Eyebright is an annual herb that is common to dry fields and pasture lands in its native Britain and also in the U.S. where it has become naturalized. It is about 2-8 inches high and bears spikes of small labiate flowers in white or purple veined with darker purple from July to September. In richer soil, it is a larger, more shrubby plant. In poor soil it is small and unbranched. When there are branches on the plant they are opposite. The leaves can be round or oval shaped depending on conditions and are deeply toothed. Seeds appear in flat capsules in the autumn.
History and Folklore
The name Euphrasia is taken from the name of one of the three Greek Charities, Euphrosyne, meaning gladness. According to legend, the linnet, a bird whose Greek name comes from the same root, first used this plant to clear the sight of its young and then passed the knowledge on to mankind.
Spenser, Milton and other poets mention Eyebright in their poems.
In the time of Queen Elizabeth I, Eyebright Ale was a beverage believed to cheer the spirit.
Eyebright prefers alkaline soil and does not do well in perfect well-tended beds. It prefers to grow weed-like in the shadow of other plants. It doesn't transplant well, so scatter the seeds randomly among your other plants in your herb garden. It is notoriously difficult to grow in the garden and prefers to the wild grasslands. You could try growing it in your lawn if you have a section you won't be mowing.
Eyebright is best harvested in late summer when it is in full bloom. Cut the full herb and hang upside down to dry. Use within one year. The leaves and flowers are all used together.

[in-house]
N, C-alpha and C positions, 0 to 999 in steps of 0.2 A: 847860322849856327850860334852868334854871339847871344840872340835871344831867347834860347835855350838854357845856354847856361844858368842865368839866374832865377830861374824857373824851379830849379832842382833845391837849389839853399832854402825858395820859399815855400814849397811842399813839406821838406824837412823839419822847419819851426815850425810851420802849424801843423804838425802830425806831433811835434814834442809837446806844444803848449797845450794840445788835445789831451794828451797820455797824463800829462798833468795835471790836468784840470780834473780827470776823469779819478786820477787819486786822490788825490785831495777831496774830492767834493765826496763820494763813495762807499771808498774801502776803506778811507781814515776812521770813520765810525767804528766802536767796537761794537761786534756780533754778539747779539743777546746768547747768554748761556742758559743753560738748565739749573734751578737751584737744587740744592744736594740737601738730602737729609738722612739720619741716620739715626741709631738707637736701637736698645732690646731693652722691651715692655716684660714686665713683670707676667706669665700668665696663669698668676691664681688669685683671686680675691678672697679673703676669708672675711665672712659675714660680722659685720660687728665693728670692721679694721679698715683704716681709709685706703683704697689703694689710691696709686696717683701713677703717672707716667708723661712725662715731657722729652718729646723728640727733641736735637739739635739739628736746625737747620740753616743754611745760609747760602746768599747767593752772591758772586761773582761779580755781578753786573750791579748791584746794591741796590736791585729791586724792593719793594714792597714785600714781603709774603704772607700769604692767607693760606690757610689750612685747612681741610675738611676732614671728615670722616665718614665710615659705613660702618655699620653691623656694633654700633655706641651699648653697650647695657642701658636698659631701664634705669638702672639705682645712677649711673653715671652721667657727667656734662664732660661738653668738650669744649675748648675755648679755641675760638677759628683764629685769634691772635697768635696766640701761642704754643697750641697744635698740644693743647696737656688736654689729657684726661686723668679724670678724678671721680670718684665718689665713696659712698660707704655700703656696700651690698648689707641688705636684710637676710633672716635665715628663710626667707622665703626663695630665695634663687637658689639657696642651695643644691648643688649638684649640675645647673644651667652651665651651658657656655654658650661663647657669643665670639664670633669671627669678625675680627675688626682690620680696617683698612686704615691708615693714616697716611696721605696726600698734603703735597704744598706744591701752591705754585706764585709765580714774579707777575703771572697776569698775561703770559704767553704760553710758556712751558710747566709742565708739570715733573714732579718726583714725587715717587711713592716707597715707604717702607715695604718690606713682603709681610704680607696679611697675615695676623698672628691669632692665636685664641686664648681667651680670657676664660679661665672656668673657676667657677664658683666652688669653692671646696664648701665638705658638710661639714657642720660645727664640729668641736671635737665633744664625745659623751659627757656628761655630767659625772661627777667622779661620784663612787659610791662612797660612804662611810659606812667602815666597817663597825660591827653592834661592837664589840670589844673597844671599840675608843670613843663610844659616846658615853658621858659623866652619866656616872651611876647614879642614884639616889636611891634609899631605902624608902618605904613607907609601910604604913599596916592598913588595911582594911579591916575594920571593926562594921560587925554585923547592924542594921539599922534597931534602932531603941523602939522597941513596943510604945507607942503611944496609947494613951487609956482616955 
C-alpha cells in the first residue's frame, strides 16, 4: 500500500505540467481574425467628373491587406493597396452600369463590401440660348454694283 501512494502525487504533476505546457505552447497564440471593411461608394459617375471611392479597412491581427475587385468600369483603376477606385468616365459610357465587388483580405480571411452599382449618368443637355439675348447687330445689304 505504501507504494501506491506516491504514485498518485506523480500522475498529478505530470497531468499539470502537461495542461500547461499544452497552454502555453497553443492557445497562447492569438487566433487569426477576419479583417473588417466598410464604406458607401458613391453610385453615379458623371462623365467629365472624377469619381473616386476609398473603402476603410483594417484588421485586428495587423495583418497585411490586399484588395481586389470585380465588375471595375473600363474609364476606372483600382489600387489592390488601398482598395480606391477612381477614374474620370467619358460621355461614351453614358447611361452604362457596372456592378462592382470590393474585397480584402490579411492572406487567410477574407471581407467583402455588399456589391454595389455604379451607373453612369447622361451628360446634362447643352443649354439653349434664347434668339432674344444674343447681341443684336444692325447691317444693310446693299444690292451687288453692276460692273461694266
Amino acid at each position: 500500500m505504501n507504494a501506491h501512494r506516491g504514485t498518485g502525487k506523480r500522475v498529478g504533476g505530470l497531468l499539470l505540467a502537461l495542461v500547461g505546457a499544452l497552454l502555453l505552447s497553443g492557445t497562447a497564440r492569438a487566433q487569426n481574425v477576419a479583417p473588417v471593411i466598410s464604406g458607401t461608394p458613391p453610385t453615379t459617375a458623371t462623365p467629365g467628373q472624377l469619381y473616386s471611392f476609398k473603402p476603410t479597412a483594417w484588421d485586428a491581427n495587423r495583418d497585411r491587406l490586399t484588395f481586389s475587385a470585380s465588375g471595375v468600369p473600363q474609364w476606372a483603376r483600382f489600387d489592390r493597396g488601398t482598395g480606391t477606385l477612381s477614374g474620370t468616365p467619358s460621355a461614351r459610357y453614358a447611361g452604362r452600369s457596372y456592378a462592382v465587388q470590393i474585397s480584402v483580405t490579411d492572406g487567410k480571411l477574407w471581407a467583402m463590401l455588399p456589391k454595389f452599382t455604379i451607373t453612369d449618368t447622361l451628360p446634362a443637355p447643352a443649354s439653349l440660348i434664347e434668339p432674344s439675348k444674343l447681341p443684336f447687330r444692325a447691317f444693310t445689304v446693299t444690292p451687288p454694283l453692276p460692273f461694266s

Eyebright is of masculine nature and associated with the element of air, the sun, and Leo. It is named after one of the three Charities of the Hellenic Pantheon, Euphrosyne, Goddess of Joy and Mirth. It is also associated with the Tower Tarot card.
Place a few drops of infusion of eyebright on your eyelids before sleeping to have prophetic dreams and during the day to see that which is normally unseen.
Use in spells to help you (or others) see situations clearly and objectively, to avoid or remove deception and metaphorical cloudiness.
Use also in spells to help rise above difficult situations and to see the silver lining on dark clouds.
Appropriate for all rituals and celebrations of thanksgiving and any ritual associated with the Graces or any joyous event, especially one that marks the end of one era and the beginning of another.
It is appropriate for offerings of thanksgiving.
Eyebright is an ingredient in British herbal tobacco and makes a decent smoke.
Eyebright, as its name implies, is traditionally used for just about any ailment of the eye. An infusion of one ounce of herb per pint of water is an excellent all-purpose eyewash good for removing dust, debris and relieving irritation caused by allergies and mild conjunctivitis. Just put it in an eyewash cup and perform the eyewash as you would normally. (Read the directions that came with the cup)
For external eye irritations and inflammations, and to reduce general puffiness and dark circles, make the infusion with milk instead of water and apply to the eyelids and surrounding area with a cotton ball.
Eyebright can also be smoked to help relieve chronic bronchial inflammation.
Eyebright tea may be drunk as needed for general allergy symptoms, dry coughs and sinus infections. This is also said to enhance memory function.
Dimming of eyesight can result from prolonged use, or use of strong concentrations of eyebright.
None of the traditional uses of eyebright have ever been officially studied.
Because the safety of eyebright's use during pregnancy and breastfeeding has not been established, it is best avoided during these times.
Infusion of eyebright is a must-have for your herbal first aid kit.
Eyebright can be added to teas.
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